Part I


The material to be presented in this appendix is intended to fill the gap between the Old South and the twentieth century. It will trace family lines as they come down to the present from the heyday of the plantation era.

This material is not subject to statistical breakdown. The variables are too great, and interpretation would play too great a part in making the necessary classification. These biographical sketches, pared down to the bone of social class factors (unfortunately one frequently has only occupational categories as guides), are given in brief detail for the interpretation of the reader. At the end of each case there is a short evaluation which is, however, based on a full reading and careful study of all the biographical data. At the close of the appendix there will be a general estimate of trends.

Given a person of some social prestige, what was the status of his father and mother and of their families? What of his brothers and sisters and children and wife? In a word, how much social mobility, how much climbing and falling, how much social rigidity, can be found by studying these family lines? From considering many cases one gets a general impression, an impression of much or of little social class rigidity. The reader will decide whether the data justify the conclusions.

Beginning with the first biographical sketch and continuing through most of volume IV of the History of Virginia (the first volume of biographical data), choosing each tenth name, the data were summarized, as follows in the next pages. The six-volume work from which these data were taken was published by the American Historical Society, New York and Chicago, in 1924. The material, therefore, was gathered shortly after the World War. The year of birth of each subject is included in order to relate his actions and his times.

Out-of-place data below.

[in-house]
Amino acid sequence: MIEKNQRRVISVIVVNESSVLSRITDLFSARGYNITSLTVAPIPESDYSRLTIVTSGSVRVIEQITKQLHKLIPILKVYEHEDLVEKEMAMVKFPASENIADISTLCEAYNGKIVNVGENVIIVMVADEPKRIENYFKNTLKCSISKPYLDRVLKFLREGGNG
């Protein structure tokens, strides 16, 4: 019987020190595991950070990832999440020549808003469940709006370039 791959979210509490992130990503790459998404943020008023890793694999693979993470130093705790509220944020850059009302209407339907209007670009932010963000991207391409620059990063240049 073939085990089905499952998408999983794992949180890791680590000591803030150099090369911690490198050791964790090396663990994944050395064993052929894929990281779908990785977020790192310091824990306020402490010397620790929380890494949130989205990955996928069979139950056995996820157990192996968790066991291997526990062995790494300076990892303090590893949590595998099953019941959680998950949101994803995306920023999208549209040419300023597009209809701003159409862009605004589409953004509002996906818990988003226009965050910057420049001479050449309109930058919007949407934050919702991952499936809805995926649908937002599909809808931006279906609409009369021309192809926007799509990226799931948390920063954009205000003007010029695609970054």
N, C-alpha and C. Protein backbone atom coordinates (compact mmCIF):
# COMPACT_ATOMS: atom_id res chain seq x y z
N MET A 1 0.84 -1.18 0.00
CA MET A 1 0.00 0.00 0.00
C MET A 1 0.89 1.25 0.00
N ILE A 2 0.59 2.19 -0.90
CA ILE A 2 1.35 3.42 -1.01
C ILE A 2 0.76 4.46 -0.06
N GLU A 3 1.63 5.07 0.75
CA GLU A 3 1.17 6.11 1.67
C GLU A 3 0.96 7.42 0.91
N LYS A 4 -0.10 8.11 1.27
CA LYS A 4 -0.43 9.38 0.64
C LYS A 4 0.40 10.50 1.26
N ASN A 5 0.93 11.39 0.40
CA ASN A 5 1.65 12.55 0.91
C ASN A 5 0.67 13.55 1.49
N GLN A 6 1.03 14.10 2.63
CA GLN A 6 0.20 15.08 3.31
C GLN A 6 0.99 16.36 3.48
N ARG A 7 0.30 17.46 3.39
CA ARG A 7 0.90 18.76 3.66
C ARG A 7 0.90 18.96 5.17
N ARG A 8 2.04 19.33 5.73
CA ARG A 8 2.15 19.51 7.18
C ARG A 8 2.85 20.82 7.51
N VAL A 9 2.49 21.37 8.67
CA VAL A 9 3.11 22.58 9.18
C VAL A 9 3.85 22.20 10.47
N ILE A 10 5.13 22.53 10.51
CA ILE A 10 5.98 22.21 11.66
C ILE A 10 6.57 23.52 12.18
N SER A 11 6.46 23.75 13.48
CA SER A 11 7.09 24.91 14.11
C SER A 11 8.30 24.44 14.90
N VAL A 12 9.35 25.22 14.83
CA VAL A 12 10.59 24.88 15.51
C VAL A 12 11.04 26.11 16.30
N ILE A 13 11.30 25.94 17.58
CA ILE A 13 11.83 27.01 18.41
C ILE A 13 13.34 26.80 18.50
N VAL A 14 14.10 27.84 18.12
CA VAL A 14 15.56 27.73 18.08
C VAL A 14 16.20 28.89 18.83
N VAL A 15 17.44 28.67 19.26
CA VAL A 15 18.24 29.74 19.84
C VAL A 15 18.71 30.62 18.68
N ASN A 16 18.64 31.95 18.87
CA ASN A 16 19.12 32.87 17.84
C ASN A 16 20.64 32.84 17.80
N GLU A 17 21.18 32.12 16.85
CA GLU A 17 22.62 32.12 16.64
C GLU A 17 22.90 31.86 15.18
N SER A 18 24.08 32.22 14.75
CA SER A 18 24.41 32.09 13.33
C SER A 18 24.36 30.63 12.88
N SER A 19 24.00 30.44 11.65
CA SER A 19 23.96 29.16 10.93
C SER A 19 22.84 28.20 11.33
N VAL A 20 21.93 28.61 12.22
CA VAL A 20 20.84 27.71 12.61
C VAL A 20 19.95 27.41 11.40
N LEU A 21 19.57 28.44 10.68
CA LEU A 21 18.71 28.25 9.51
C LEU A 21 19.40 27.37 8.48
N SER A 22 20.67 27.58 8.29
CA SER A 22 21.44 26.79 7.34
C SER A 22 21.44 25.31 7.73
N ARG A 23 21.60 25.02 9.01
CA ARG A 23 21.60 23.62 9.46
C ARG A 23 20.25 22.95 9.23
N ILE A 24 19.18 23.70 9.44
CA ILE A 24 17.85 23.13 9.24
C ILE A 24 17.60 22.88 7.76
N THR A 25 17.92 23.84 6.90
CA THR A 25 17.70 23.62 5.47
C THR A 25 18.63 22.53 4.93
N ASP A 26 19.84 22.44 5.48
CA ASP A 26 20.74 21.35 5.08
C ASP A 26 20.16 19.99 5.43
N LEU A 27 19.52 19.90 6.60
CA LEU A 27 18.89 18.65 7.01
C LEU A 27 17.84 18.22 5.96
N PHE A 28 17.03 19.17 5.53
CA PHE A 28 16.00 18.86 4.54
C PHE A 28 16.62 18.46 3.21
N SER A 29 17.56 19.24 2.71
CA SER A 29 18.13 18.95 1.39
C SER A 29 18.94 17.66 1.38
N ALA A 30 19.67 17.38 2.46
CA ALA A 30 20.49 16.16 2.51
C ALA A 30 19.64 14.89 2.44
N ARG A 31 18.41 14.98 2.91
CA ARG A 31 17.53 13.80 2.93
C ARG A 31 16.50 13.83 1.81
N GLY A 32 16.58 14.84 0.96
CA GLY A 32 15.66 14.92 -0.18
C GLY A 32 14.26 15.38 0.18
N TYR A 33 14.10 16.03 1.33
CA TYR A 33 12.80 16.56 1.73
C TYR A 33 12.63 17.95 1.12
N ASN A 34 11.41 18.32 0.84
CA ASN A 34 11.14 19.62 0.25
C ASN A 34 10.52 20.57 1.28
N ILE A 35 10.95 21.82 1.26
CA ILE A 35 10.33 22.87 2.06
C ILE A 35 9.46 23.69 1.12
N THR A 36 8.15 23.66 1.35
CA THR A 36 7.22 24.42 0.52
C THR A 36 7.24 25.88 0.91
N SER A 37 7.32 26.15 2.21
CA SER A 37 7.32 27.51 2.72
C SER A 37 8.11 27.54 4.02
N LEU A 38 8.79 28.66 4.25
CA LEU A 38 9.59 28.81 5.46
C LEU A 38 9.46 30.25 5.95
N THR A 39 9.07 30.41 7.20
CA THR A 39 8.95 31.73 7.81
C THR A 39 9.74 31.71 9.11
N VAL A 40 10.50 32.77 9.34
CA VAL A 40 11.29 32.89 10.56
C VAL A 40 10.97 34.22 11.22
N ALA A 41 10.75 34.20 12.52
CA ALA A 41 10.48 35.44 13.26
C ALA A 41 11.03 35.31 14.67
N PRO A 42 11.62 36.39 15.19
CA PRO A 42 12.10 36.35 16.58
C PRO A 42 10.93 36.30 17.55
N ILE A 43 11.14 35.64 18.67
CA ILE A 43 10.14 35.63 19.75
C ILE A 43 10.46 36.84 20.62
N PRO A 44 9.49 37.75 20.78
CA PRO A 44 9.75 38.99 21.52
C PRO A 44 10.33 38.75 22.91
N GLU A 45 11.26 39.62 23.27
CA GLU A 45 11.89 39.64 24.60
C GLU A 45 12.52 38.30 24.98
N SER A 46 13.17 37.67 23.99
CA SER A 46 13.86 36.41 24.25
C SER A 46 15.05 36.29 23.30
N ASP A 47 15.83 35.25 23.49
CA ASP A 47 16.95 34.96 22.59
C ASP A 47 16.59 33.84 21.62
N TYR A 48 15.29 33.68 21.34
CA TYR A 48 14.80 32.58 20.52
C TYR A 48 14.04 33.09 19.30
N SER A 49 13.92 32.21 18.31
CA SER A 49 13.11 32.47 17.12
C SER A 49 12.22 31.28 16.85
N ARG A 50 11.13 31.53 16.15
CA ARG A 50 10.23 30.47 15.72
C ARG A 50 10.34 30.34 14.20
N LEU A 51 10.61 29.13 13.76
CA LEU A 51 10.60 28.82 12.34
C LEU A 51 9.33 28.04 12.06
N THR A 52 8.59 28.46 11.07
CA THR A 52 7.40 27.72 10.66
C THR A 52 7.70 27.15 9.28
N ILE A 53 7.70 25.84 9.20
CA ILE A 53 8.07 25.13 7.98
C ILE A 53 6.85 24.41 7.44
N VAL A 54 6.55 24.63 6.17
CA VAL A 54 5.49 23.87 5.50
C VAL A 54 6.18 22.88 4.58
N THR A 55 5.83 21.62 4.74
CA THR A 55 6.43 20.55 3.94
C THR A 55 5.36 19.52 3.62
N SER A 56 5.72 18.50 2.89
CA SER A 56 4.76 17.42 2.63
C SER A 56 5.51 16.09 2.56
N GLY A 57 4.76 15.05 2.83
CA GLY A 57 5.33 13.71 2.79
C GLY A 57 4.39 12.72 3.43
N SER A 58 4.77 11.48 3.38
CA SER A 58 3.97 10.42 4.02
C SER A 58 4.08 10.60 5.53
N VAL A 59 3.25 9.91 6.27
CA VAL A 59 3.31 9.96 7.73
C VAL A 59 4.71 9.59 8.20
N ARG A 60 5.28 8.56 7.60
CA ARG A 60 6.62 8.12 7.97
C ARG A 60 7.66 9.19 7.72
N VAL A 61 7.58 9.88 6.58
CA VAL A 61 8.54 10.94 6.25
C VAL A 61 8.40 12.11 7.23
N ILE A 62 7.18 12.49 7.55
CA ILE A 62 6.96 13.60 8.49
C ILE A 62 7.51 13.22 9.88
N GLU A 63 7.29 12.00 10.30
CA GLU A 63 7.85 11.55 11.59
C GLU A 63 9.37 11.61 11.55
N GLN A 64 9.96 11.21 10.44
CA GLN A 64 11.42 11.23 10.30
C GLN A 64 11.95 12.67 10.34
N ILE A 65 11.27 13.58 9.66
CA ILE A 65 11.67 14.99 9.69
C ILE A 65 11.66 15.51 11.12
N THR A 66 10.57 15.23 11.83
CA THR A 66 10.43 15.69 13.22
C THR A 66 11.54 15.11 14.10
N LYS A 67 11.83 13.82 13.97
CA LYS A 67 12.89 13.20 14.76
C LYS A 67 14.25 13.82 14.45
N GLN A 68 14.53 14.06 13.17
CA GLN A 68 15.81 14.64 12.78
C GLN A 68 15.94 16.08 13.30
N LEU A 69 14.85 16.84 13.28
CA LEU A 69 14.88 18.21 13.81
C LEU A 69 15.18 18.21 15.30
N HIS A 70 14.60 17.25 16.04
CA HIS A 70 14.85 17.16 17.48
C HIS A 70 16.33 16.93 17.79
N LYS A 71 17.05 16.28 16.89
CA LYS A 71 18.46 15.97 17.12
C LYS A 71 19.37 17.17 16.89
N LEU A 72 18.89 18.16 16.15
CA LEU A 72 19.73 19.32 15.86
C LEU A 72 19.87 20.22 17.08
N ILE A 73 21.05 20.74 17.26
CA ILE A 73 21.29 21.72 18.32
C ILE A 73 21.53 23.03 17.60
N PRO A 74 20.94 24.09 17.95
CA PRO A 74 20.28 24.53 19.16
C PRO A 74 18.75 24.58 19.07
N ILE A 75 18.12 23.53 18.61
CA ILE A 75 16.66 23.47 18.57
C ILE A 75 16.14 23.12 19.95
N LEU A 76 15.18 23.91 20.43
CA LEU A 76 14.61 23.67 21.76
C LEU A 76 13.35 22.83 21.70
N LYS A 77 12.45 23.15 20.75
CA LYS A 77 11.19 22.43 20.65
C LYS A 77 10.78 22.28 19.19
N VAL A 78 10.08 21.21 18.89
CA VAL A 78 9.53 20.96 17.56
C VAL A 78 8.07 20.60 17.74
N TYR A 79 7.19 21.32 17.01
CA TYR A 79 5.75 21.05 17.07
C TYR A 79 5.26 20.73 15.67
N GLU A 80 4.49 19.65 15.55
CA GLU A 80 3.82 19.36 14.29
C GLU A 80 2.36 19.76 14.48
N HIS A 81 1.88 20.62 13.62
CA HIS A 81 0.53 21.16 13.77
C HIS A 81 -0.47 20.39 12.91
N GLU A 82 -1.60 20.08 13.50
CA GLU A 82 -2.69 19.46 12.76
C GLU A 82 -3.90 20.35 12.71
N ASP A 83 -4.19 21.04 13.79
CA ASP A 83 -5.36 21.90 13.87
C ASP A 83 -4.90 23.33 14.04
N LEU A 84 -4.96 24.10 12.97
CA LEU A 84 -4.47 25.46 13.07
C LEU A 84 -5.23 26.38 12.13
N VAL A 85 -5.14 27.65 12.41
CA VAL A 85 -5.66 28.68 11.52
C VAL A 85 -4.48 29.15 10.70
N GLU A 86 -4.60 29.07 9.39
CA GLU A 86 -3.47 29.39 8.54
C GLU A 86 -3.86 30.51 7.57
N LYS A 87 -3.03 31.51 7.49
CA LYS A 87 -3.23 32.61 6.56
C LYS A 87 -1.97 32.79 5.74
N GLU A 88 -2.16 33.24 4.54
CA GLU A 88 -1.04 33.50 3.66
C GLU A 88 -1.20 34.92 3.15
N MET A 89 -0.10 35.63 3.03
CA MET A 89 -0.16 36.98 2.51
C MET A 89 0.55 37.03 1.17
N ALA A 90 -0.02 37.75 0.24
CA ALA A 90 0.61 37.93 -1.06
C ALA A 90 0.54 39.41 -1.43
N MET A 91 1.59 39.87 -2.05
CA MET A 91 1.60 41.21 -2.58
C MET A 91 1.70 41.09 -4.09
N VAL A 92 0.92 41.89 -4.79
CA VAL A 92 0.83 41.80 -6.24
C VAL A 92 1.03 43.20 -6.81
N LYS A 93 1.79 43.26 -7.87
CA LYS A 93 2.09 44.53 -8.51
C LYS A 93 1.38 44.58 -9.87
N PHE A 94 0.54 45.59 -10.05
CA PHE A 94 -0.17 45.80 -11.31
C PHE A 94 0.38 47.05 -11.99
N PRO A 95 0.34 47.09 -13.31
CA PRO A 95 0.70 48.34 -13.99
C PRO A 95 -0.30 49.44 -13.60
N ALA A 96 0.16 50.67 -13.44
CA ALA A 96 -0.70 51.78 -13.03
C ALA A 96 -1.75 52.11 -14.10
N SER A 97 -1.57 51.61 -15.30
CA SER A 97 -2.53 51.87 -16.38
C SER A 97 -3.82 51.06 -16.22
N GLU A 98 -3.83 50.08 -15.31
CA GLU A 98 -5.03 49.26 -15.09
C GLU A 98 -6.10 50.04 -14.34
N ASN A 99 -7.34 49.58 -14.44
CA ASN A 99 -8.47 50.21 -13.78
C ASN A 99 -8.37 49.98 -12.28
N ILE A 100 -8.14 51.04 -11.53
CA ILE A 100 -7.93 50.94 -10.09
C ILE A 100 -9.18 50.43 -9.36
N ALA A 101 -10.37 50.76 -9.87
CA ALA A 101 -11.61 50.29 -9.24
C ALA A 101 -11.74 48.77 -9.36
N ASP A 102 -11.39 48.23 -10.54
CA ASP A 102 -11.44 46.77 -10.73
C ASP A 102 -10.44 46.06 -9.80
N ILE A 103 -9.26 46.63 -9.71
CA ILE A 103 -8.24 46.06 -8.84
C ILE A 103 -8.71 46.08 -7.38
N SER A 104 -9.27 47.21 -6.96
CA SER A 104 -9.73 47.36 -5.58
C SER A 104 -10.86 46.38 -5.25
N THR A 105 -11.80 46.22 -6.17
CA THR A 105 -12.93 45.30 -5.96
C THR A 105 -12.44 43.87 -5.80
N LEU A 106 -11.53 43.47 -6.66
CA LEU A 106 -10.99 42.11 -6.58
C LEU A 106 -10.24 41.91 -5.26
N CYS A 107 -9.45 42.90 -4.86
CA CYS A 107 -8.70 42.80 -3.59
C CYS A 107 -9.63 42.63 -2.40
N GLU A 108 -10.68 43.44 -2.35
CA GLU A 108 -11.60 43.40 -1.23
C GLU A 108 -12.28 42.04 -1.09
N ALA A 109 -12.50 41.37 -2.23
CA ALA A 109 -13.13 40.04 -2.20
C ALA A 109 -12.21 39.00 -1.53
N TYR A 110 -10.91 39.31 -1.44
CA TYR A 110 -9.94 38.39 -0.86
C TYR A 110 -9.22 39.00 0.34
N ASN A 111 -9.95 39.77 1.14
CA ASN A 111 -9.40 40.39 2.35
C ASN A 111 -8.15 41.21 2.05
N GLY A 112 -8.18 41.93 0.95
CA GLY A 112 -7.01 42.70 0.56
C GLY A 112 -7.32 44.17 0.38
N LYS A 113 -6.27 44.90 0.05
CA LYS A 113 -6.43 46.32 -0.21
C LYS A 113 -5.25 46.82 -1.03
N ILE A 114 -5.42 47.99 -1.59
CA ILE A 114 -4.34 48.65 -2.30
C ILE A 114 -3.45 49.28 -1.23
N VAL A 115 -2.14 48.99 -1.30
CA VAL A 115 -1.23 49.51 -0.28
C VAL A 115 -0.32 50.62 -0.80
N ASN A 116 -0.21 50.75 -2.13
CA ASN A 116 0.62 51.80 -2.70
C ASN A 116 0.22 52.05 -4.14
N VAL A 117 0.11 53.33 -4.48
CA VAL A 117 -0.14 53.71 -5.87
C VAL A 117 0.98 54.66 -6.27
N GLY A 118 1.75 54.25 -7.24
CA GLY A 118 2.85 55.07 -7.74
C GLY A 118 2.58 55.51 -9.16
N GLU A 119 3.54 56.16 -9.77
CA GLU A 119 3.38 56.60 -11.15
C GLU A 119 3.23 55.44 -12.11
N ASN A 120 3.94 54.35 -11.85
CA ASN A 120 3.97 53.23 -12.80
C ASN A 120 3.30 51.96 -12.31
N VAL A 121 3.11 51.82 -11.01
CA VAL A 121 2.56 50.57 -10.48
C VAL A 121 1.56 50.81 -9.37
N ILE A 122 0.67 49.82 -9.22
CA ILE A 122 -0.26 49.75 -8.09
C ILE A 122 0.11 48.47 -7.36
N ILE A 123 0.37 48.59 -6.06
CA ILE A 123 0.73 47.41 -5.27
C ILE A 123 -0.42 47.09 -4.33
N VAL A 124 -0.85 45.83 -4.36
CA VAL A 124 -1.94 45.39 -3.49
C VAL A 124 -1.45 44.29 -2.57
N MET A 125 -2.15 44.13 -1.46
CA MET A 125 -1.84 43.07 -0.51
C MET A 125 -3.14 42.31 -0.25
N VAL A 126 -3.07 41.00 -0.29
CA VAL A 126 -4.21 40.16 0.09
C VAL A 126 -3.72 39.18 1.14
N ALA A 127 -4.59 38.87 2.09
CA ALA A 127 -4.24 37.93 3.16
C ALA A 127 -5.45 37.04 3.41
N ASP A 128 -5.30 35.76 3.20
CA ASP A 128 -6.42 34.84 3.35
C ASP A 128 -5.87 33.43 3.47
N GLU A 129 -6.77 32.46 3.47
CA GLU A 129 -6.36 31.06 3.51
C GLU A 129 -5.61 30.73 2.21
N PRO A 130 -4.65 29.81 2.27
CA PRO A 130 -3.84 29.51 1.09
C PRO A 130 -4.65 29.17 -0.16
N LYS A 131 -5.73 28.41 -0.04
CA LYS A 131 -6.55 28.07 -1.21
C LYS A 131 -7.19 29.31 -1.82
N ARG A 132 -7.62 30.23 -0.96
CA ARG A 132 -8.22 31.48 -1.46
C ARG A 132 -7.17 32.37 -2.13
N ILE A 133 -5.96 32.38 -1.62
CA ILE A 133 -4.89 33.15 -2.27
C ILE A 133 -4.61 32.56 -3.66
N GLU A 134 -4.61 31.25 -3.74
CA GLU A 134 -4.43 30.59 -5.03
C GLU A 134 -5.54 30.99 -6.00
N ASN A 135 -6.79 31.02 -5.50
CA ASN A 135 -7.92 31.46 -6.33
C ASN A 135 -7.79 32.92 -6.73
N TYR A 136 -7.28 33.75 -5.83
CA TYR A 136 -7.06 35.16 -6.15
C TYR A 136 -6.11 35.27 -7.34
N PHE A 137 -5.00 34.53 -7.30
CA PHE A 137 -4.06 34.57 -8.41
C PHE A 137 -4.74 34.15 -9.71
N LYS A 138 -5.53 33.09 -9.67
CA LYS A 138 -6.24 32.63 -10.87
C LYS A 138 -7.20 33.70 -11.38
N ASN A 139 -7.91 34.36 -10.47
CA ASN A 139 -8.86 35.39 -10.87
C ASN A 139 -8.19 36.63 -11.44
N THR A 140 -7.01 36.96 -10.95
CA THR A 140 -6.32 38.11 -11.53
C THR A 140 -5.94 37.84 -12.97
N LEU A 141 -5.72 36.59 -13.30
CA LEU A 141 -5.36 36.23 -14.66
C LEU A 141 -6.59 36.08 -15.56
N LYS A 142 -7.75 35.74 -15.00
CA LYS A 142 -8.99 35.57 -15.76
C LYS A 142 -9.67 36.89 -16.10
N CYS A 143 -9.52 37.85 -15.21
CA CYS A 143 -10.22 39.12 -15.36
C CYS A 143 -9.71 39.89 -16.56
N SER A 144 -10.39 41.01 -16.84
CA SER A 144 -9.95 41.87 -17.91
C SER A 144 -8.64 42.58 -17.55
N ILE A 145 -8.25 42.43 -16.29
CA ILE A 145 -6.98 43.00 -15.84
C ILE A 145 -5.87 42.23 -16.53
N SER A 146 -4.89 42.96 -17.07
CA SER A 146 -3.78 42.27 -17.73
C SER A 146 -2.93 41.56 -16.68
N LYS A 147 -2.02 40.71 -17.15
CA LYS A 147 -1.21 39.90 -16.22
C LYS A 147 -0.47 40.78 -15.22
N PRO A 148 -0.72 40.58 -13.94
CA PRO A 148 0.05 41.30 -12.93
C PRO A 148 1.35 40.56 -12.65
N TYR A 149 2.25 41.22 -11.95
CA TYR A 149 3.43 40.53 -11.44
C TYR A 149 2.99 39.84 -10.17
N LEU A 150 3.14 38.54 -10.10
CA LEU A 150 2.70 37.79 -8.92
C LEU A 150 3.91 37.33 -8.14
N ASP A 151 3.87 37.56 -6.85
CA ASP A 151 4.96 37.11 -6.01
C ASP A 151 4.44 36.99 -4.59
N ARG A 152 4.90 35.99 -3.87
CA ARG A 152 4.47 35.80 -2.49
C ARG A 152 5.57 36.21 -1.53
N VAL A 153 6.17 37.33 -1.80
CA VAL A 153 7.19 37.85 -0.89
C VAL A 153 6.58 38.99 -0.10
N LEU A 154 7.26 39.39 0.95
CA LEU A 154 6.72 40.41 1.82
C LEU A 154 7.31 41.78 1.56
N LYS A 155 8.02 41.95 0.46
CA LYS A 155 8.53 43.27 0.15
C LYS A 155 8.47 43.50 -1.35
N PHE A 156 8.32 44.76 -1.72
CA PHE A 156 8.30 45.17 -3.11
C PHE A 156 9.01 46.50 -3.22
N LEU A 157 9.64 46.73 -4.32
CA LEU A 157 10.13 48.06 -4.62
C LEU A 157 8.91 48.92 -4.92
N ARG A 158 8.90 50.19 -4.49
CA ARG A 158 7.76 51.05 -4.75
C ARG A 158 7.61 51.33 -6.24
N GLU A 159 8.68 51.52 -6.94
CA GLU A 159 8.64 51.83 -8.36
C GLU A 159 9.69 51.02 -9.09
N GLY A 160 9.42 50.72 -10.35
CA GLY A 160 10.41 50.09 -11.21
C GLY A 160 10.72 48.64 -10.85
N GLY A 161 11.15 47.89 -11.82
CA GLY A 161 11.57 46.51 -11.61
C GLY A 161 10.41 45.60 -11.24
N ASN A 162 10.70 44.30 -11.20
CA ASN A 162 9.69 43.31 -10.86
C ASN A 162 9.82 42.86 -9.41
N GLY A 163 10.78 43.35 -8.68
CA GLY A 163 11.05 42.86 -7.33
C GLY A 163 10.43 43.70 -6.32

The researcher corresponded with the American Historical Society to ascertain by what means persons qualified themselves for inclusion among the biographical sketches. The Society explained that anyone who wised his biography, of that of his parent or spouse, included, and who would obligate himself to the extent of purchasing a set of the volumes, was so privileged. And from the thousands of persons included, one must realize that hundreds of people of quite ordinary standing, to say the least, chose to have their family history revealed. The net result was that one was able to determine from the nature of things emphasized, from the content of the data given, which families now belong, or earlier belonged, to the leading citizenry, and which are to be adjudged less imposing social status. Therefore, if an ancient and honorable family has now descended to the status of "farmer with 15 acres of orchard," we know that there has been circulation downward. Similarly if a man of renown, a trustee of his church, a member of a city council, who send his children to "prep" and finishing schools, descended from a "farmer who owned no slaves," then we know that we are dealing with a case of social ascent. It is a good thing, therefore, that many kinds of persons included themselves in the biographical sketches to follow:

Armistead C. Gordon (p. 3): born at "Edgeworth," Albermarle county 1855; educated at Charlottesville Institute and the U. of Vir., honorary Doctor of Laws, honorary LL.D.; leading attorney and author; president of the state and bar association, mayor of Staunton, city attorney, commonwealth attorney, president of the local chamber of commerce; high social standing.

family: father: graduate of University of Virginia; editor, lawyer, died young.
father's father: General William Fitzhugh Gordon.
mother's father: justice of Virginia supreme court.
great-grandfather: state constitutional convention, 1776.
brother: Vir. state senate, assistant district attorney: corporation lawyer.

Evaluation: A descendant of several distinguished lines of Virginians carries on the tradition of status and honor. High degree of social class rigidity.

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